Breakthroughs and Small Moves

On the grand scale, the five Oscar’s awarded to the neo-Silent Movie “The Artist” last night attests to the beauty of invention, or the letting in of the spirit to creative innovation, a sort of break-through, Eureka!-evolution.
But yesterday provided my parishes and others with another unique moment. We have a brand new bishop, installed just two weeks ago. As both the “mother church” of our parish cluster and our deanery, we hosted the Rite of Election yesterday. So, we would be hosting both a good shepherd visiting in the “getting to know you” mode and a true assembly (as the congregation comes from many parishes) of people comprised of neophytes to the Faith, and their sponsors. As a sidebar, as we were leaving the morning Masses we spied our new bishop arriving alone (no entourage!) carrying only his vestments, a small case and a big smile.
Here’s the small move-breakthrough aspect- we chose to use the Introit for the day, Invocabit me, actually sung by our “true” schola of a few men as Bishop et al made their entrance. The Introit bells signaled the moment (no announcement) and the schola chanted beautifully. At the moment Bishop reached the intersection of the nave and sanctuary, the choir AND congregation took up the singing of Adam Bartlett’s Simple English Proper “When He calls to me…” with the men and women chanting the versicle psalm tone in alternatim.
This marked the first occasion in twenty years of being in our parish that the entrance was accompanied only by the processional proper, without the grafting or stuffing of a companion hymn or such. I cannot describe the feeling of rest, of “coming home” that many of us felt as we chanted.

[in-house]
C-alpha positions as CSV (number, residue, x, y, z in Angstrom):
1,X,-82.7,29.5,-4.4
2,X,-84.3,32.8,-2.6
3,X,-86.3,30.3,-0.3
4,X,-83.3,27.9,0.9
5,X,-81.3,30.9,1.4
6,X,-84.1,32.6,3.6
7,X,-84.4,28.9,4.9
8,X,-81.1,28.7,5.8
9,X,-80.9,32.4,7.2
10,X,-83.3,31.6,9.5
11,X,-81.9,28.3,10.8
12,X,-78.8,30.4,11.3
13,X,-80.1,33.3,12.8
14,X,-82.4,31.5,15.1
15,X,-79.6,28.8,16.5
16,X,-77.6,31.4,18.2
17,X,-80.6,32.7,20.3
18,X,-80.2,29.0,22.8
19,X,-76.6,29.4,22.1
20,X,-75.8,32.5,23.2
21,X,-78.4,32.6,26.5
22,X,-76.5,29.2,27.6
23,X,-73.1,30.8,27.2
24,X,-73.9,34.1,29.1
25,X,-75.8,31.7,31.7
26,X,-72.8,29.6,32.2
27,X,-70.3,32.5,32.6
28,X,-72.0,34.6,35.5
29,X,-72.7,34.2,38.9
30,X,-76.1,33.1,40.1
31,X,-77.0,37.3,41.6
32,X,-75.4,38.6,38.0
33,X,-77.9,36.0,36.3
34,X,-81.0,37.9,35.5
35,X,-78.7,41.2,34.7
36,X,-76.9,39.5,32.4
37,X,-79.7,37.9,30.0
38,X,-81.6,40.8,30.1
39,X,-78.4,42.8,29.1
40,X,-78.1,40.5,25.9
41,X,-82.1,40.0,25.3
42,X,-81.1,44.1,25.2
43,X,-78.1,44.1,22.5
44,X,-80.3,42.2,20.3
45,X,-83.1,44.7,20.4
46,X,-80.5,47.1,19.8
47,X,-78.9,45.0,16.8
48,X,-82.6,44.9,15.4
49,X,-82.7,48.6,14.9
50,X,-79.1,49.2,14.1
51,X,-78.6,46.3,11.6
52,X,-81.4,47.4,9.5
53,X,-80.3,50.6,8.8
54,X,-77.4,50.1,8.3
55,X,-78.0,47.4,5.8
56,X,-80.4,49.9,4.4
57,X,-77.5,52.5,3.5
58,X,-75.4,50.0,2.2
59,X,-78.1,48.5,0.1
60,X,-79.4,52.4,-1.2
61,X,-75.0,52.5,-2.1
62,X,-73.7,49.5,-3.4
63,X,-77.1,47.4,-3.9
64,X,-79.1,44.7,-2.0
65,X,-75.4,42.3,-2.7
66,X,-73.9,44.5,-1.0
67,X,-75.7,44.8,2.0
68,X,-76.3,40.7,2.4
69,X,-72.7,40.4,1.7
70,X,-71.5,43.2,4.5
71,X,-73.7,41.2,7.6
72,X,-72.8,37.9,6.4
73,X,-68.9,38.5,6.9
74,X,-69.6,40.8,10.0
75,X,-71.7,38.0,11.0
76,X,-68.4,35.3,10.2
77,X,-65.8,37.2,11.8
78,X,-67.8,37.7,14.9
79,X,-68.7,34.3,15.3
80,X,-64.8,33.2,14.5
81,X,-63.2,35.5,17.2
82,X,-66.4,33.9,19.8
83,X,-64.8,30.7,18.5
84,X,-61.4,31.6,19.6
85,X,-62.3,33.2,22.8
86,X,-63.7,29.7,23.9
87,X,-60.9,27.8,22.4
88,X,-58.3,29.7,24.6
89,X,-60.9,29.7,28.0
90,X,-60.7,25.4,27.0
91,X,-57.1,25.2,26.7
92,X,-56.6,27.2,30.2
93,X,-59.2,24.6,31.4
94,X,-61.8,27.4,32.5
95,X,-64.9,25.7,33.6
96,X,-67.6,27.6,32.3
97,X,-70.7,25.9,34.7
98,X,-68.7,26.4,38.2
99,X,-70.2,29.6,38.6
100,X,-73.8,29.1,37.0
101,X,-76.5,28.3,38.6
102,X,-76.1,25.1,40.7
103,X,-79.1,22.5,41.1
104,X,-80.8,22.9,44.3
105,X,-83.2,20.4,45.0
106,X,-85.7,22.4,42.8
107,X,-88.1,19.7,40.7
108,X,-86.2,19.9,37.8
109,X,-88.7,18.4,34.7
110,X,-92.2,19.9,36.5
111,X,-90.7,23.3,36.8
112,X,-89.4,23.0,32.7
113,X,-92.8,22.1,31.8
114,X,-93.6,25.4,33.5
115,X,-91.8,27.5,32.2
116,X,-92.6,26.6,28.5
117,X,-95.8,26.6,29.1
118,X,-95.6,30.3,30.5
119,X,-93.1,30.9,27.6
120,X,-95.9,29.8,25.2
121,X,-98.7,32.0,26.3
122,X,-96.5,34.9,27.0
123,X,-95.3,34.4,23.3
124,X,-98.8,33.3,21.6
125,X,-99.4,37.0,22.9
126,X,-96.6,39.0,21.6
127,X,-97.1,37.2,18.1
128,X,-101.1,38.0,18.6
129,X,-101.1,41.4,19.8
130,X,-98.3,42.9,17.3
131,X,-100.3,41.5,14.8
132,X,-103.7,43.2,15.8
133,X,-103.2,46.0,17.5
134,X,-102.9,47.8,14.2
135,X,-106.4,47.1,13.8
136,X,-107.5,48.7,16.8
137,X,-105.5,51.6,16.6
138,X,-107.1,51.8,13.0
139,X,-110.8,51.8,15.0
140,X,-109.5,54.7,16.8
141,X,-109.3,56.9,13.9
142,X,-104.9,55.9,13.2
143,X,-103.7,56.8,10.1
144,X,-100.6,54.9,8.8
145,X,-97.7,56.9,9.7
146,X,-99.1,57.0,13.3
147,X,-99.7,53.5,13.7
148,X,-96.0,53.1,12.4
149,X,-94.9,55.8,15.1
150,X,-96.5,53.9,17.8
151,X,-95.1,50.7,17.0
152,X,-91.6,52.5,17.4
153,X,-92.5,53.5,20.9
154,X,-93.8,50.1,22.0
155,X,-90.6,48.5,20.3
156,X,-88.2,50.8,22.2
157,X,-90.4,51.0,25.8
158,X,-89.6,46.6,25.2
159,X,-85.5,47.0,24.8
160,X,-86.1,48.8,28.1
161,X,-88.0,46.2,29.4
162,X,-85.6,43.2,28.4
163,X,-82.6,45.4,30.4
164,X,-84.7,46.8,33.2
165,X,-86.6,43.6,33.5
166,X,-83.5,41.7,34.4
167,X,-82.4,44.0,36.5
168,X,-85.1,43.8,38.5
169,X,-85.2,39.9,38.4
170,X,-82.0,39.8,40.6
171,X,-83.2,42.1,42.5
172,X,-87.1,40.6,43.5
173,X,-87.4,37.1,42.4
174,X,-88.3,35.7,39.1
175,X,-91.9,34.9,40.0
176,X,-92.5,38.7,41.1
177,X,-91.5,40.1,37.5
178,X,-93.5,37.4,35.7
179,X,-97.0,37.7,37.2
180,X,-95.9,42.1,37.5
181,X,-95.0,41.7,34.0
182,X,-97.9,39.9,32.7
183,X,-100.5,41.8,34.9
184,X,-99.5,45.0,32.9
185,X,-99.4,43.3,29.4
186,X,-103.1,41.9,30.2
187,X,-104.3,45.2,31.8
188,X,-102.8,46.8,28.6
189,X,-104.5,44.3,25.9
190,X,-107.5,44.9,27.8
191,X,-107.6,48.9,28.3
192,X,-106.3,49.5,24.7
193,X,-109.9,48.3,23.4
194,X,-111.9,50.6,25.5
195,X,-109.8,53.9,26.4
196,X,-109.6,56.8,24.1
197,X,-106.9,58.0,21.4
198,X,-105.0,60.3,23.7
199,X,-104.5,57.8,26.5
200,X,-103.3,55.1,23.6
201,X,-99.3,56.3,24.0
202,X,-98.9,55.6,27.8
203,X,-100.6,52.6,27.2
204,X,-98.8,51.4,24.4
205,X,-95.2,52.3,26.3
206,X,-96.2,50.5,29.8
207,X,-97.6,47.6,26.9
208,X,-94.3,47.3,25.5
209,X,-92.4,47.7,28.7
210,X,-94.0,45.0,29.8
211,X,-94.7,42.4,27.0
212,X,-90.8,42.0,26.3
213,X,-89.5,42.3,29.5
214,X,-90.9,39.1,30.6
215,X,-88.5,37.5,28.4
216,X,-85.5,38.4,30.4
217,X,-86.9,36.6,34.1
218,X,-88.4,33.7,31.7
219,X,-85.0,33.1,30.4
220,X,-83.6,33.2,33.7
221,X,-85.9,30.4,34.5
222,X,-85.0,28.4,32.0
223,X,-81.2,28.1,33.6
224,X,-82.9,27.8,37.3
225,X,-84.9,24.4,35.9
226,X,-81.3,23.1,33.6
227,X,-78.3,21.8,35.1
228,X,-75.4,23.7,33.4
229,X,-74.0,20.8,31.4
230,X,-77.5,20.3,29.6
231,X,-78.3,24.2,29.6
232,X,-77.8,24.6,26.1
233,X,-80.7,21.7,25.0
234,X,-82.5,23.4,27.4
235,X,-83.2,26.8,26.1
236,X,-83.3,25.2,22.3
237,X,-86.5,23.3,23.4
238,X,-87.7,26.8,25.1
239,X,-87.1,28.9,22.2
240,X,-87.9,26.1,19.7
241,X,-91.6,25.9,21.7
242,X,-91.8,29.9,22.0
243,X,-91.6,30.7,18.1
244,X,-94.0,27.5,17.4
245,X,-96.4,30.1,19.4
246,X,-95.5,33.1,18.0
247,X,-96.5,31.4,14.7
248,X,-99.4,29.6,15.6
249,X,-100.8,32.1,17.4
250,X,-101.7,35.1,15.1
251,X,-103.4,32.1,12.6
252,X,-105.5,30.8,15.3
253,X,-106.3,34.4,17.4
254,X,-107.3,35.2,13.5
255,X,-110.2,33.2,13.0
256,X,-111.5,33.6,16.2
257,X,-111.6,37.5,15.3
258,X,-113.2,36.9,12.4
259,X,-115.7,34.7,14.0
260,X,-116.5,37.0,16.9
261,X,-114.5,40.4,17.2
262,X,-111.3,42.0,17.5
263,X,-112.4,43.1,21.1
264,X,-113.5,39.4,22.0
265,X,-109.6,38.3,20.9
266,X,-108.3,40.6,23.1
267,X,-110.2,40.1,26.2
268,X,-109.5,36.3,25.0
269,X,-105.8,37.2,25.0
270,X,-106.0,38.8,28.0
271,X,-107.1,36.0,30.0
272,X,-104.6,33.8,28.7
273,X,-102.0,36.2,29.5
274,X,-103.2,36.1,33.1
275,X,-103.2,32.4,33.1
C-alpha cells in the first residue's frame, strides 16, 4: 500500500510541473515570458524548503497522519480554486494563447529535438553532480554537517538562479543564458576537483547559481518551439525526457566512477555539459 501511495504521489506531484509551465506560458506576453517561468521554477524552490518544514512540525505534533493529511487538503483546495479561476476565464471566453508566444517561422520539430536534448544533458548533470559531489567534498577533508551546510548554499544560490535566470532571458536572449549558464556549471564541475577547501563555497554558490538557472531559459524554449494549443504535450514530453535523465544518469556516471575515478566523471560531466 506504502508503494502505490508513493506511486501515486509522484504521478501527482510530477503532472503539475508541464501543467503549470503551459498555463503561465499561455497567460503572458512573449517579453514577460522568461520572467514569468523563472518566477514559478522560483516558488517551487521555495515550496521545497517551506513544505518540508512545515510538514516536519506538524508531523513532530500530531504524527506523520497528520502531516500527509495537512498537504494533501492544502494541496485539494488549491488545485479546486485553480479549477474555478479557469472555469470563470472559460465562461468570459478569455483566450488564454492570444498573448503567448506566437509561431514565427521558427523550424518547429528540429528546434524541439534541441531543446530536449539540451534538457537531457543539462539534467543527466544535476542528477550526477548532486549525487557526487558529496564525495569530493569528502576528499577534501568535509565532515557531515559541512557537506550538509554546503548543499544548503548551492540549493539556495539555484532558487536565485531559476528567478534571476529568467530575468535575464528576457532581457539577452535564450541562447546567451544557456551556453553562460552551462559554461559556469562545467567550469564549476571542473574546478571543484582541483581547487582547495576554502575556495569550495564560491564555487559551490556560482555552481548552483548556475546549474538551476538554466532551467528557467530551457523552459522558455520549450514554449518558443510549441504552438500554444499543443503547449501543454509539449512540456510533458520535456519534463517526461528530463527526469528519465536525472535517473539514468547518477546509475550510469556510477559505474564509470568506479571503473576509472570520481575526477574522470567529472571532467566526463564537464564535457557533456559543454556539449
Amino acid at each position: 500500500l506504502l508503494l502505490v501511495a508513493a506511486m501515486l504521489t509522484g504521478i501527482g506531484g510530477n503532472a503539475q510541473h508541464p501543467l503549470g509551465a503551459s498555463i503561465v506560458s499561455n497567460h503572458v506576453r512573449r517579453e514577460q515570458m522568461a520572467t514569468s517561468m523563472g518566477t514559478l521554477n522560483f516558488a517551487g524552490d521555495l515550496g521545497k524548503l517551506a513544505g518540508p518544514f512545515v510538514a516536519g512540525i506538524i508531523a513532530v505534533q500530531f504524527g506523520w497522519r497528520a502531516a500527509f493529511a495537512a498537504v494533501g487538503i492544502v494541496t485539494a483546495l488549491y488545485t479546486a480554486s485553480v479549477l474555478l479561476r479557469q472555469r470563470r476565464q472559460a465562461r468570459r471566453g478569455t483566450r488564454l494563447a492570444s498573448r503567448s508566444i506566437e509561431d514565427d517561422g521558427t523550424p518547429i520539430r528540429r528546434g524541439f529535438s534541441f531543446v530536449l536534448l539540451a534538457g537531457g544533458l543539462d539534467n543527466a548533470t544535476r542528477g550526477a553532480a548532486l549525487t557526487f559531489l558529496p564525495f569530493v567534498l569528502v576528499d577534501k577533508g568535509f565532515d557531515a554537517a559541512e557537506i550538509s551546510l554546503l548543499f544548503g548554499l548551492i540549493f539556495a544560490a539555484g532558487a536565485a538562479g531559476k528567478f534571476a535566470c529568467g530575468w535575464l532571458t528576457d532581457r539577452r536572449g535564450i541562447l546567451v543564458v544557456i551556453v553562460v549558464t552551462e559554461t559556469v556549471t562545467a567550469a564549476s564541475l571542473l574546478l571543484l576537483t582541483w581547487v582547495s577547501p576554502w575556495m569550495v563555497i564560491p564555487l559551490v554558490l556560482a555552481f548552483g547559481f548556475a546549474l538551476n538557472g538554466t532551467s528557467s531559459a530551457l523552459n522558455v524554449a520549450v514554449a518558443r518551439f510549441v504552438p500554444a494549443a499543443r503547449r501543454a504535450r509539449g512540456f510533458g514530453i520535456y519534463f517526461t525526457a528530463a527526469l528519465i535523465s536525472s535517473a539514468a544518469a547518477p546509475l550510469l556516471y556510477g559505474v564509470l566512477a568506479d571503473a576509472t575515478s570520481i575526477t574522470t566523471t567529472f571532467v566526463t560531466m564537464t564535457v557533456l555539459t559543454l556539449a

Prior to the service, I did “rehearse” the congregation with the SEP, each phrase sequentially modeled and repeated with ease, and then thanked the people for “singing like Catholics.” And I took a bit of liberty to let them know that the chanting of the original Latin that would precede their taking up the Introit would provide them with the opportunity to visually “take in” Bishop’s entrance, and that doing so was also a means of participation to be encouraged. (My wife commented that she appreciated that I mentioned that.)
I pray that no one think I’m crowing out here. To the contrary, I am humbled by the opportunity we’ve been provided by God leading us to CMAA, and then more occasions to spread the seeds of “sacred, beautiful and universal” in our parishes and now the deanery. There are so many “pockets” that are so far ahead of us on the curve of shifting the paradigm. But along with celebrating those examples of leadership, I am still gladdened for this small moment of grace that filled our hearts with joy.
Soli Deo gloria